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Differences between ABH and GBH

Differences between ABH and GBH

There are two main types of bodily harm that are commonly referred to in the law: Actual Bodily Harm (ABH) and Grievous Bodily Harm (GBH). Both of these offences carry severe penalties, but what is the difference between them? In this blog post, we will explore the key differences between ABH and GBH.

What is ABH?

ABH, or Actual Bodily Harm, is a criminal offence which occurs when someone causes another person to suffer physical or psychological harm. The term ABH covers a wide range of offences, from minor assaults such as pushing or slapping to more serious offences such as grievous bodily harm (GBH). The punishment for ABH can vary depending on the severity of the offence, but can include a prison sentence, a fine, or both. ABH is often prosecuted as a summary offence, which means that it can be dealt with by a magistrate rather than a jury. However, ABH can also be prosecuted as an indictment offence, which means that it will be tried in the Crown Court.

What is GBH?

GBH is an acronym that stands for ‘Grievous Bodily Harm’. It is a criminal offence under UK law and is defined as any wound or injury that amounts to ‘really serious harm’. GBH can be caused by a deliberate act, such as a punch or akick, or by an indirect action, such as shaking a baby or driving recklessly. The sentence for GBH can vary from a community order to life imprisonment, depending on the severity of the offence. GBH is considered to be one of the most serious offences on the UK statute books and is taken very seriously by the courts.

Differences between ABH and GBH

ABH Actual Bodily Harm and GBH Grievous Bodily Harm are both serious offences under UK law. ABH is defined as any injury that causes physical or psychological harm, while GBH is any injury that is likely to result in death or serious lifelong injury. The two offences carry different penalties, with ABH typically resulting in a prison sentence of up to five years, and GBH carrying a maximum sentence of life imprisonment. The main difference between ABH and GBH is the severity of the injury caused. ABH can include cuts and bruises, while GBH usually refers to more serious injuries such as broken bones or stab wounds. However, the final decision on whether an offence is ABH or GBH rests with the courts, and prosecutors will consider all the circumstances of the case before deciding which charge to bring.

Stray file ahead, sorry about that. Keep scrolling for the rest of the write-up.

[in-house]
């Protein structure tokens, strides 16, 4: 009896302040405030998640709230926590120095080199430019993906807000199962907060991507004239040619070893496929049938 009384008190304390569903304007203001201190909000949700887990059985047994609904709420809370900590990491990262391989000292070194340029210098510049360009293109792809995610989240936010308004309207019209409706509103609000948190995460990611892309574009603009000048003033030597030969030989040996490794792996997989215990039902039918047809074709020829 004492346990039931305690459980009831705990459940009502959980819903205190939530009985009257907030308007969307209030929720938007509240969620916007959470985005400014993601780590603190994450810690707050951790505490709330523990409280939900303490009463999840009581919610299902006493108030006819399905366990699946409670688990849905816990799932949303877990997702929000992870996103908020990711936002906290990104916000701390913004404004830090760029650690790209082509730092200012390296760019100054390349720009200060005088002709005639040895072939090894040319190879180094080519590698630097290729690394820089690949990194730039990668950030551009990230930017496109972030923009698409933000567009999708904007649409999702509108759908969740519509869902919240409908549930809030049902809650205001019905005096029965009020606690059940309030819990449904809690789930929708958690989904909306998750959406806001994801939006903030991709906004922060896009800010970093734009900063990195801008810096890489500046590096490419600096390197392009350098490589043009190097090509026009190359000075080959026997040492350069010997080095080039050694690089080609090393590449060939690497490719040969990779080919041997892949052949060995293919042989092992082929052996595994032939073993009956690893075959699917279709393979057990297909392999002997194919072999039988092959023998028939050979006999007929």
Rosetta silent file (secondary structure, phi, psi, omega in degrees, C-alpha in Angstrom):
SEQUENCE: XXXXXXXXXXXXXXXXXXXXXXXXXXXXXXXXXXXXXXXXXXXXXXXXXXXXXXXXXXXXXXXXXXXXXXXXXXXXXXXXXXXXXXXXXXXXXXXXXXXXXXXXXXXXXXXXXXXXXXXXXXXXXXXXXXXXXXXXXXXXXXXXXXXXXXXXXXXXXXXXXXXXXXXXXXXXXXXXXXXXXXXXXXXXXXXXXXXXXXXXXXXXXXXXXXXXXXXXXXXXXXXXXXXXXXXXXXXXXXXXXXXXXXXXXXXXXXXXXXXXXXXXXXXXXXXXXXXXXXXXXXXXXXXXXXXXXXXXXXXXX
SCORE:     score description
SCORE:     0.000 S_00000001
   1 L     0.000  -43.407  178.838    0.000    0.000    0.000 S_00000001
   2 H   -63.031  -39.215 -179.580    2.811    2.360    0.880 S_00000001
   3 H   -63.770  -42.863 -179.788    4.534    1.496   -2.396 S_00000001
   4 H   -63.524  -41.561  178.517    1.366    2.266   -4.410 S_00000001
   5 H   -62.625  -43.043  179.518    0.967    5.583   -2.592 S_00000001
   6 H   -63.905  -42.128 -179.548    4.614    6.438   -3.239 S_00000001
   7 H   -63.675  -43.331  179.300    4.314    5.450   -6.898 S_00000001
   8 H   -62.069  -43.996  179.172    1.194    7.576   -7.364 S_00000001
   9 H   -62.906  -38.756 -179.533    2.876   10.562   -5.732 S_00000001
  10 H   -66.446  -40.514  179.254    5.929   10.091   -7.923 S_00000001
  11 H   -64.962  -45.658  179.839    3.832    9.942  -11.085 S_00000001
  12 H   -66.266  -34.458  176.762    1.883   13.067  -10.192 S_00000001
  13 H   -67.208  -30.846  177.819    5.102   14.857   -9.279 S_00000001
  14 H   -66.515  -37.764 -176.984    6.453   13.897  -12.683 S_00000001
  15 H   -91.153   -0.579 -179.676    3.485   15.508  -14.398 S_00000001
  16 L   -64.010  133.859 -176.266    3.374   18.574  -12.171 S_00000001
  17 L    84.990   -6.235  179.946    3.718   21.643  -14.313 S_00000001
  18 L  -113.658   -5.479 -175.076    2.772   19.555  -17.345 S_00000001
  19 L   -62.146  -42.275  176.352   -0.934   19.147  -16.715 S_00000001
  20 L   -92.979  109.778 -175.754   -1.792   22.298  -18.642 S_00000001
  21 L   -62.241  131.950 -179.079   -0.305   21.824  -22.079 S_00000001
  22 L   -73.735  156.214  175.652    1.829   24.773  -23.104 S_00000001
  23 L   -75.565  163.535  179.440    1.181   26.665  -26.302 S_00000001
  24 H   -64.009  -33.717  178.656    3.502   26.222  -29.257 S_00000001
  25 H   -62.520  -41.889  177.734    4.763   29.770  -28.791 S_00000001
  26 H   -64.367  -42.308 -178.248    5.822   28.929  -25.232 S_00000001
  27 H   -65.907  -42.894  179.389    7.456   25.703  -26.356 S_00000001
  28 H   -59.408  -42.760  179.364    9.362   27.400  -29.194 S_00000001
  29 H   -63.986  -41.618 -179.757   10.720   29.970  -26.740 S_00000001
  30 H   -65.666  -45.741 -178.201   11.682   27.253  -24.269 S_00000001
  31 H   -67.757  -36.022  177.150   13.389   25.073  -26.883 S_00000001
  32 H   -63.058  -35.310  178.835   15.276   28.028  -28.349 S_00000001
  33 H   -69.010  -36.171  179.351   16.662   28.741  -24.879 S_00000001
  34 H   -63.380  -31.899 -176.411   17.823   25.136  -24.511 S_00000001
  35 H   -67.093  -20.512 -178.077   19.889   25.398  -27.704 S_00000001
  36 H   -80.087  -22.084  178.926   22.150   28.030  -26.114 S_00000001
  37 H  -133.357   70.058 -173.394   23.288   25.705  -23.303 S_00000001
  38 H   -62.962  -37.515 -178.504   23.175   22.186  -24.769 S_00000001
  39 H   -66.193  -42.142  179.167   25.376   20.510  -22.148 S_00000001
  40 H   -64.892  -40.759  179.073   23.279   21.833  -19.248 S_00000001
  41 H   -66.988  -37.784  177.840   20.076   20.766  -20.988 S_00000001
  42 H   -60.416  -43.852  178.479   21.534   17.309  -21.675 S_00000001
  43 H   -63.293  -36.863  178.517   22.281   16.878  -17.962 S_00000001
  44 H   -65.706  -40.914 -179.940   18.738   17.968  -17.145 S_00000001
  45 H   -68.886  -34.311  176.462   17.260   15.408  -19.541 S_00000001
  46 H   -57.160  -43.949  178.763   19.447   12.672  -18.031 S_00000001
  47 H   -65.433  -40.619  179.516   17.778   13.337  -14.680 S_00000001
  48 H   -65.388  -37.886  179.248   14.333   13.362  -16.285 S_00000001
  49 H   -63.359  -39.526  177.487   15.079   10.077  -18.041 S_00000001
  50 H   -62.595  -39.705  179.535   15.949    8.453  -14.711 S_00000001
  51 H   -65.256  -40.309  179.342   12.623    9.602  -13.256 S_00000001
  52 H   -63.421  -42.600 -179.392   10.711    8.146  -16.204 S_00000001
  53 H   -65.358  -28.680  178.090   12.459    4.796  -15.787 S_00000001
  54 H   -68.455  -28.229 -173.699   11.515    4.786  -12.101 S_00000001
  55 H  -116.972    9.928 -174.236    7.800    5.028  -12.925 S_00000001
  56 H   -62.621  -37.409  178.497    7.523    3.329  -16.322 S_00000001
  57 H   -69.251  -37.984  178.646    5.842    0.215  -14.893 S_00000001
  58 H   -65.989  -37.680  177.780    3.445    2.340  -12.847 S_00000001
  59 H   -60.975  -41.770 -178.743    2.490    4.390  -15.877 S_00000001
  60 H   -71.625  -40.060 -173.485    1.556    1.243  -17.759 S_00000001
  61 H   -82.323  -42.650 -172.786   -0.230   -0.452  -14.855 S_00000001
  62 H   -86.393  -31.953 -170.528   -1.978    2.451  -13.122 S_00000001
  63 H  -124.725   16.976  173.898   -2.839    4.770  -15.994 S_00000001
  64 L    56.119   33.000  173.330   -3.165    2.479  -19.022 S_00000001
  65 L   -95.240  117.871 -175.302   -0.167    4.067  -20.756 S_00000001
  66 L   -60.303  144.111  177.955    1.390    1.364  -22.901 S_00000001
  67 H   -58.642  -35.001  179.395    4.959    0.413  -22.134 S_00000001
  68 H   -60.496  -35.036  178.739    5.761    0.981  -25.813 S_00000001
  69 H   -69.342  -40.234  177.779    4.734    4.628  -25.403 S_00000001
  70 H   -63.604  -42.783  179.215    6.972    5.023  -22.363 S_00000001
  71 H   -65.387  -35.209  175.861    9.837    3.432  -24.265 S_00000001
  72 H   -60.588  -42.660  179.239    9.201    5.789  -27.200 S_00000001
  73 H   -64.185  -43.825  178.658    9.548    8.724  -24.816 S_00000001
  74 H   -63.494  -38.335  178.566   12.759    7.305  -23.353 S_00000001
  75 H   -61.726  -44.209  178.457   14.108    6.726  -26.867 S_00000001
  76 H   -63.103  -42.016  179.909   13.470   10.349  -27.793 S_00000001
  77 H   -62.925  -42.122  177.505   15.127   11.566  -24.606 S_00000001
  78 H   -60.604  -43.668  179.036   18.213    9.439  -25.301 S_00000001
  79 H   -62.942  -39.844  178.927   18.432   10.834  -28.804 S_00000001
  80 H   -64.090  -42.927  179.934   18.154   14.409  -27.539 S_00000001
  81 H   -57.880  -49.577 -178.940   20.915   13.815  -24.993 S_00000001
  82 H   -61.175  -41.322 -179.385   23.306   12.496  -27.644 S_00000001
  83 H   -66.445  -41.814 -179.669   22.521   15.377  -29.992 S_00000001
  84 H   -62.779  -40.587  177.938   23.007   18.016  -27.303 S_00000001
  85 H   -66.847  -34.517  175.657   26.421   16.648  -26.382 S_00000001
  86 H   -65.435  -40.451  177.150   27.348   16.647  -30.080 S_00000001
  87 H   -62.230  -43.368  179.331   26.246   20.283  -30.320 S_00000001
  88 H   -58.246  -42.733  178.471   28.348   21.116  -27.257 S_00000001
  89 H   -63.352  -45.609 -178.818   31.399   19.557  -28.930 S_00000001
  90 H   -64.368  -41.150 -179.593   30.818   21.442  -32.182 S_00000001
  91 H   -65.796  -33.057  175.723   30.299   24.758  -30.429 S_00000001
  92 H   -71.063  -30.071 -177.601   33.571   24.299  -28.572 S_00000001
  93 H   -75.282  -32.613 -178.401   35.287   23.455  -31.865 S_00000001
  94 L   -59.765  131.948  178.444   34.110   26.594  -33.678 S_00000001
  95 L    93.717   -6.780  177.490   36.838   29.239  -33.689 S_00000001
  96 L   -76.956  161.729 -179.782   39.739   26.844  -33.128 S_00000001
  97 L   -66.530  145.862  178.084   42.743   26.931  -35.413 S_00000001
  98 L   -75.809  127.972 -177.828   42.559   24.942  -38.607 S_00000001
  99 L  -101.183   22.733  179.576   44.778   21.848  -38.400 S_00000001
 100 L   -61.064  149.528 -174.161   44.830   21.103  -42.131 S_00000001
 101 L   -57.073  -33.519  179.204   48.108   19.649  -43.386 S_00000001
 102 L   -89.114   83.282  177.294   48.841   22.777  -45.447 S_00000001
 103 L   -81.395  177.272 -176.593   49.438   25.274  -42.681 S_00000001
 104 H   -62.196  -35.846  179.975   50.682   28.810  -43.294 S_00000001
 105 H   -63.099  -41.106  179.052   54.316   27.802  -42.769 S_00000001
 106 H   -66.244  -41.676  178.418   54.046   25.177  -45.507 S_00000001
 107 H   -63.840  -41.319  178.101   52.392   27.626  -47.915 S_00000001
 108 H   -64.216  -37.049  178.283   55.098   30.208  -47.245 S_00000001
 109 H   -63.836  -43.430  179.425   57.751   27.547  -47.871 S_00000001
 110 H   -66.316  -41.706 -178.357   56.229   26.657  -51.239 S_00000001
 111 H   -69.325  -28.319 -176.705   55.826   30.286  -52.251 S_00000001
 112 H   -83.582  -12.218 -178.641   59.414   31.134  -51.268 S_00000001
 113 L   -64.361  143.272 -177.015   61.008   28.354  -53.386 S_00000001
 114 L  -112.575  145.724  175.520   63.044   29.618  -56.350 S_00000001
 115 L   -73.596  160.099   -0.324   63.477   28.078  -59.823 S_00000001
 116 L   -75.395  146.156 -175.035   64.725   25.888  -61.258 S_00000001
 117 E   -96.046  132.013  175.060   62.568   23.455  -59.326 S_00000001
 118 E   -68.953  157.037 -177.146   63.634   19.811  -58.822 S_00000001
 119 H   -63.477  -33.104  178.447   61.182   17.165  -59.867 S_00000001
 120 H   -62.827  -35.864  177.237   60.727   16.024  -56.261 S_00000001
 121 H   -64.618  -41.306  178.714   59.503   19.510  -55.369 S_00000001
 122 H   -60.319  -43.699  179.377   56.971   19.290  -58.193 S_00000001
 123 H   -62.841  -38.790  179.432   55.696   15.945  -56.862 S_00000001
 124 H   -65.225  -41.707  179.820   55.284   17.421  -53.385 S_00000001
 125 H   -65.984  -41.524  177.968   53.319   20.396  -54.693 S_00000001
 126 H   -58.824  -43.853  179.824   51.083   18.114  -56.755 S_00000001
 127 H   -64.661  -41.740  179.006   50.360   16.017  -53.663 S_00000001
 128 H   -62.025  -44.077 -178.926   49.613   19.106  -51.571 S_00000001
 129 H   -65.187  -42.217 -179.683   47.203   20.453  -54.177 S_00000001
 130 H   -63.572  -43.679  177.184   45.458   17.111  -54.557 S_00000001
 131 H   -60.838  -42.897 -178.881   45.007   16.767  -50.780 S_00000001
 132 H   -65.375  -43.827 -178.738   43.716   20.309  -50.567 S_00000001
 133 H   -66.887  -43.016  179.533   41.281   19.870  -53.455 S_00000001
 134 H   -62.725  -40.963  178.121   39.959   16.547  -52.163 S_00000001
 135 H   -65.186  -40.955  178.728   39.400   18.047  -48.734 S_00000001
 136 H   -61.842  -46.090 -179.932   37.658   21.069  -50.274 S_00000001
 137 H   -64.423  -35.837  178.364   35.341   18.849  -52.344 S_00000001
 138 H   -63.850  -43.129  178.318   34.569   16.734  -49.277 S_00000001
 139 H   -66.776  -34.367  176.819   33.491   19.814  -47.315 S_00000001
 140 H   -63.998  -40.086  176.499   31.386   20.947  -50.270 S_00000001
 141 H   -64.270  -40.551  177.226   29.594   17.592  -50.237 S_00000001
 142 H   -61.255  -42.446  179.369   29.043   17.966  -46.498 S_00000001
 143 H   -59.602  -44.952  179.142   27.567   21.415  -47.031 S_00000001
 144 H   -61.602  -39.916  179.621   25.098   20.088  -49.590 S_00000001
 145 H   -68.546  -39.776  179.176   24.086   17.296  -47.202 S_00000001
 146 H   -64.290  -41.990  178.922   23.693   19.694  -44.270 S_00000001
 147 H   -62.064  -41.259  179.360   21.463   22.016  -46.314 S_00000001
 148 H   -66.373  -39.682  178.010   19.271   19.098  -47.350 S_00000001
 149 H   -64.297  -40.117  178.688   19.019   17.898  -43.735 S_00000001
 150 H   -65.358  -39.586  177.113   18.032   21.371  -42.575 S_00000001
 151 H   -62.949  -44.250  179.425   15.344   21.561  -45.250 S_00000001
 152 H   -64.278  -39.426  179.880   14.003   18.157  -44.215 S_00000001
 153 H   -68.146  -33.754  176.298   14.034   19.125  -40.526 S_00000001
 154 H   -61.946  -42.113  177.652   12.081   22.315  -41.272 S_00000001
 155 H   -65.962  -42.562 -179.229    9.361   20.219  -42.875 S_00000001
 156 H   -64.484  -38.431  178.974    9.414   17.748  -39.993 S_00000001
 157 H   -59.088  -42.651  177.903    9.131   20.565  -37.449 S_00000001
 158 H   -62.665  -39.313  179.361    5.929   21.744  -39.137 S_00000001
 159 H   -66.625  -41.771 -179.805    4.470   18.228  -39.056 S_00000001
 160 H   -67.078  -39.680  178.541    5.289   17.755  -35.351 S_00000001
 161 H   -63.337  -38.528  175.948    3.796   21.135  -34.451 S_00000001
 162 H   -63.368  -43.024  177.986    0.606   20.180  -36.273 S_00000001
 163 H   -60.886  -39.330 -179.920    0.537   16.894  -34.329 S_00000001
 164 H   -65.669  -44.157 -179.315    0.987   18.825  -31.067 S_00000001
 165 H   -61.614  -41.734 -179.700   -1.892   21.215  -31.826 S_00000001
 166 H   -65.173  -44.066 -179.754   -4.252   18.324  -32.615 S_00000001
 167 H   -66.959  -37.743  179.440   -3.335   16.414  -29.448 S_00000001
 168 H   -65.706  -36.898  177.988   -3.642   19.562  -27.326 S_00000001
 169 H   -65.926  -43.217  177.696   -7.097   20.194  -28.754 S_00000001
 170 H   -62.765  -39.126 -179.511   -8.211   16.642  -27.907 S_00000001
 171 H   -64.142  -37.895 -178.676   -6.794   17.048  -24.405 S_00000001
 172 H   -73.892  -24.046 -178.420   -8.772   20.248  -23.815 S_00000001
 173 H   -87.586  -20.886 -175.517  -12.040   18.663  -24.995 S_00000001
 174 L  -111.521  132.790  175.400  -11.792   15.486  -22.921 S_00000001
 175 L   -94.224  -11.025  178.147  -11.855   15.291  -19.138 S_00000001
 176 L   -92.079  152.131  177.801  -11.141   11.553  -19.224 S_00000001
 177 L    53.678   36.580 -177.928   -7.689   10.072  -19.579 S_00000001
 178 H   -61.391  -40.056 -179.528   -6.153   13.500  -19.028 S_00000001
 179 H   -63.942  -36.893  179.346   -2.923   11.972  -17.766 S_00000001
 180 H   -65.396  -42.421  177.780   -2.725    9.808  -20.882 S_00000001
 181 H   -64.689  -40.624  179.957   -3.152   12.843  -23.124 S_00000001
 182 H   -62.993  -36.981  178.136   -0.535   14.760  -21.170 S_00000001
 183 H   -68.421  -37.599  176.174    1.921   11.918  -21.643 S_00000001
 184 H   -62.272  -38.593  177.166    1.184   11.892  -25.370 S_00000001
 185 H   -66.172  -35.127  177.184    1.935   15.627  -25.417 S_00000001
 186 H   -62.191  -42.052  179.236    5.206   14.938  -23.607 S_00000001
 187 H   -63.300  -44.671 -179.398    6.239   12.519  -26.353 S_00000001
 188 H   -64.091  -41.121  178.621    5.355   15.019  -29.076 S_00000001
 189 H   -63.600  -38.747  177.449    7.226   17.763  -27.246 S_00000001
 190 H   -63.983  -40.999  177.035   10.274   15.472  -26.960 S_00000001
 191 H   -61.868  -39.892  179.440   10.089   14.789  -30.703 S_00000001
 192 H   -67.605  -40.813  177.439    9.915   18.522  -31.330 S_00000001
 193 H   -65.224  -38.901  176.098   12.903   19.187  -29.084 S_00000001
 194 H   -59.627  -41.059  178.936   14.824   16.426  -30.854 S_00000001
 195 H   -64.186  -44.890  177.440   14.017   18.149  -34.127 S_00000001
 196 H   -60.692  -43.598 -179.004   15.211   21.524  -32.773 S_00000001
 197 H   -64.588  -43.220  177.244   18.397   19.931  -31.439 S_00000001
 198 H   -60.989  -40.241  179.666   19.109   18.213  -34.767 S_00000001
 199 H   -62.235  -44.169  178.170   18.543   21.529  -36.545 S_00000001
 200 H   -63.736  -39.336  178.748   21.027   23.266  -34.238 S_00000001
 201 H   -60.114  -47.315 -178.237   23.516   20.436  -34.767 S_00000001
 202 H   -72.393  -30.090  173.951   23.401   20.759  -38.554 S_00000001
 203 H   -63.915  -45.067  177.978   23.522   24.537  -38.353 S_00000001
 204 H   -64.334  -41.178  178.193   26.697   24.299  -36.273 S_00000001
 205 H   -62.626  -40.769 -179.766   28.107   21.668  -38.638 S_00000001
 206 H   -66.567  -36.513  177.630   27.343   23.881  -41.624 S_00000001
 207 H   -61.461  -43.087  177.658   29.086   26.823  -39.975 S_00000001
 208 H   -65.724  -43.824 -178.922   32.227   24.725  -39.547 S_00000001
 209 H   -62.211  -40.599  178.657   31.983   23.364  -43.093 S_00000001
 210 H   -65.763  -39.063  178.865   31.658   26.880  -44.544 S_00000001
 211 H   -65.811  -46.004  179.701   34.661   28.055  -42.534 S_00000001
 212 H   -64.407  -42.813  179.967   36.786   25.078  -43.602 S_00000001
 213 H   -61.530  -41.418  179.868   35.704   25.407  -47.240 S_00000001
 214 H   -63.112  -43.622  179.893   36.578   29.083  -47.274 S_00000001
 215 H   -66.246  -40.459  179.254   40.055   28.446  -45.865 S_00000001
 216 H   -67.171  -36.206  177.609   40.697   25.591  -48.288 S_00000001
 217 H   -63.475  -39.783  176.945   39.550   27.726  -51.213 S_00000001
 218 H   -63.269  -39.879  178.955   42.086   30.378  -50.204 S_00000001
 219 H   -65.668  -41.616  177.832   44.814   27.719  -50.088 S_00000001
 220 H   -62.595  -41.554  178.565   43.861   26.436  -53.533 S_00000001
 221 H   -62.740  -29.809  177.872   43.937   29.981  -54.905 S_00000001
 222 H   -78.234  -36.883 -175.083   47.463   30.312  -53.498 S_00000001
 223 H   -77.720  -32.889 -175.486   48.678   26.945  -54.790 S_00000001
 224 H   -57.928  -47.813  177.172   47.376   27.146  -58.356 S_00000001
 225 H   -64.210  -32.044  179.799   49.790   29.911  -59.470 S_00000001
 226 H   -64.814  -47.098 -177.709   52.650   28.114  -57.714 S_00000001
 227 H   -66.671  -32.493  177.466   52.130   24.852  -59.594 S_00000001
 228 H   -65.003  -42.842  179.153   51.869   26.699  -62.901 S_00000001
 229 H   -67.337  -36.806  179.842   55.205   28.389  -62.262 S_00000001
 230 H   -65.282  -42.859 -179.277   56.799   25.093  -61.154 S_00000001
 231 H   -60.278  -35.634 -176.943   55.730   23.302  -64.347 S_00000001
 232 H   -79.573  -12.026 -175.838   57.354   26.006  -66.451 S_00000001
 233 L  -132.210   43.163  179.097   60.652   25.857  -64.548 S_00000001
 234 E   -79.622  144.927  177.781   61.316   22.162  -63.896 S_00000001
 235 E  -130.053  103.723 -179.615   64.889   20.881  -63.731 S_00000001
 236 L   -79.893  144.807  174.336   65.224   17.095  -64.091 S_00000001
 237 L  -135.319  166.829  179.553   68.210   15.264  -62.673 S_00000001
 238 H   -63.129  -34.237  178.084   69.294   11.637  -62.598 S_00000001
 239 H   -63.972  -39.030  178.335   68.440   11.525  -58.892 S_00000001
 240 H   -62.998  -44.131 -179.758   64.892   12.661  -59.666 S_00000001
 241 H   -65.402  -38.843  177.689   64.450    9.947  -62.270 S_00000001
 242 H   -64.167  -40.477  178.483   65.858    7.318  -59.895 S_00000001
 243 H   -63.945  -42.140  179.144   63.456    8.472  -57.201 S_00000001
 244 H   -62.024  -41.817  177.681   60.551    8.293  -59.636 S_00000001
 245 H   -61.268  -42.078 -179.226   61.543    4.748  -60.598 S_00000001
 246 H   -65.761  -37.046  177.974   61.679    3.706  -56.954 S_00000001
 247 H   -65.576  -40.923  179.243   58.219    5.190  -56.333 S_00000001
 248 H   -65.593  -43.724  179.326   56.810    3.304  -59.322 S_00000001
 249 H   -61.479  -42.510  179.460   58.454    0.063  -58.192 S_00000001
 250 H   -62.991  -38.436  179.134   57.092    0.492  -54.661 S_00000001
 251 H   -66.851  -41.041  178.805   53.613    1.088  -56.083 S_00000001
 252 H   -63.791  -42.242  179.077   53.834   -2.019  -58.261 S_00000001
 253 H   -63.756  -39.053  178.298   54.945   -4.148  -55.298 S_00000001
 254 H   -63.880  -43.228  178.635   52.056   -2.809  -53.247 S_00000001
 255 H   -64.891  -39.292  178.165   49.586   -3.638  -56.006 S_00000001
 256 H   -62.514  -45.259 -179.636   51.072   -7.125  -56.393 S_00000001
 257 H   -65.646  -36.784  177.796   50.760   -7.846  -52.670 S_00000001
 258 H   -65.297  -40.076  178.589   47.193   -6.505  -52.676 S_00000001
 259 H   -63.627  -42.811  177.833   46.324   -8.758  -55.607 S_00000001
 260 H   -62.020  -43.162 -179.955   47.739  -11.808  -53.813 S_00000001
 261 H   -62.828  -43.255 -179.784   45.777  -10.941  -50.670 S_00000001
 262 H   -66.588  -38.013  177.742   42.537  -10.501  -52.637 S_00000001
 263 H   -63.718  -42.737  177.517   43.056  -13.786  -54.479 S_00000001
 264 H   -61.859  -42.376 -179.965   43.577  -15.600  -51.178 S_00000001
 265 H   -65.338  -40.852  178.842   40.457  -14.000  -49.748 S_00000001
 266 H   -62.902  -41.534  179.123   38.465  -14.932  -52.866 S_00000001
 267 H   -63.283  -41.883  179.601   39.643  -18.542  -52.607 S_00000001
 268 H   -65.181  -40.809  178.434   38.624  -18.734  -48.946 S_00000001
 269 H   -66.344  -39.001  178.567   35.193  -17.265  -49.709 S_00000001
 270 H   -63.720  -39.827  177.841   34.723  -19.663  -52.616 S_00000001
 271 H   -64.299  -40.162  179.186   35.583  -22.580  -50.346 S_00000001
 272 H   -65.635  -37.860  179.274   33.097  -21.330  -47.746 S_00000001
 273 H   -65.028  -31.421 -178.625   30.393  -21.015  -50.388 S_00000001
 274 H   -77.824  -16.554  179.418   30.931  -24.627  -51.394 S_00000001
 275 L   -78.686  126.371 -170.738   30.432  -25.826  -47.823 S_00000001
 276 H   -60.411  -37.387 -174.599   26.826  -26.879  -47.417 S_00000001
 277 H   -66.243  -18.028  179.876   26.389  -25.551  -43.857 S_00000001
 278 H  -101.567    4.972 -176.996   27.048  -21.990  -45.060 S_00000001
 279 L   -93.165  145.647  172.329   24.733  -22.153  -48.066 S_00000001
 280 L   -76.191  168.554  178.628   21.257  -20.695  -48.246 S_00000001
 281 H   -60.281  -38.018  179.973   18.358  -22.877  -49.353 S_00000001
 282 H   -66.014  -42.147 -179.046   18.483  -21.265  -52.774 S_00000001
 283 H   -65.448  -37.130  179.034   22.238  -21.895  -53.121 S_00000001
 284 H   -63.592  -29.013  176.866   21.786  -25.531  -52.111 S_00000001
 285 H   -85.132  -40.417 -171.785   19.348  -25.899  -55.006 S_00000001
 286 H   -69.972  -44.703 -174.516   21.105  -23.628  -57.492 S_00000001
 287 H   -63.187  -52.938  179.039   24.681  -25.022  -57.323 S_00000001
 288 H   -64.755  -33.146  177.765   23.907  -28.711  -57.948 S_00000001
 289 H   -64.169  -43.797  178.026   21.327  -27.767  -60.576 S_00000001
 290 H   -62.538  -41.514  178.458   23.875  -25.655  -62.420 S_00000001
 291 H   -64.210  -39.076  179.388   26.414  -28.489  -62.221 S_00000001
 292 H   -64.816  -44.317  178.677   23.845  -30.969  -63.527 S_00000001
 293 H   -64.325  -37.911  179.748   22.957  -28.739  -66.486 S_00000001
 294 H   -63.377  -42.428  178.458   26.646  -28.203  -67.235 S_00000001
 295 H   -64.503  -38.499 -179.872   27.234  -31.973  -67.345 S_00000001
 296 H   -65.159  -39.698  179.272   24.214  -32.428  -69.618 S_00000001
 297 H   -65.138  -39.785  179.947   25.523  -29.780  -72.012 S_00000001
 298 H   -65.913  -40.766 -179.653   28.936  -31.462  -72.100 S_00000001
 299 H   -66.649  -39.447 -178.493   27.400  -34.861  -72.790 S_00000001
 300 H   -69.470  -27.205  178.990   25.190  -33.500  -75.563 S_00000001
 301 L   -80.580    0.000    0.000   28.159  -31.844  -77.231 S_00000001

ABH and GBH are two very different types of crimes, with different punishments. It is important to understand the differences between the two so that you can protect yourself and your loved ones from being convicted of a crime that could have much harsher penalties. If you or someone you know has been charged with ABH or GBH, it is important to seek legal counsel immediately to ensure that your rights are protected.

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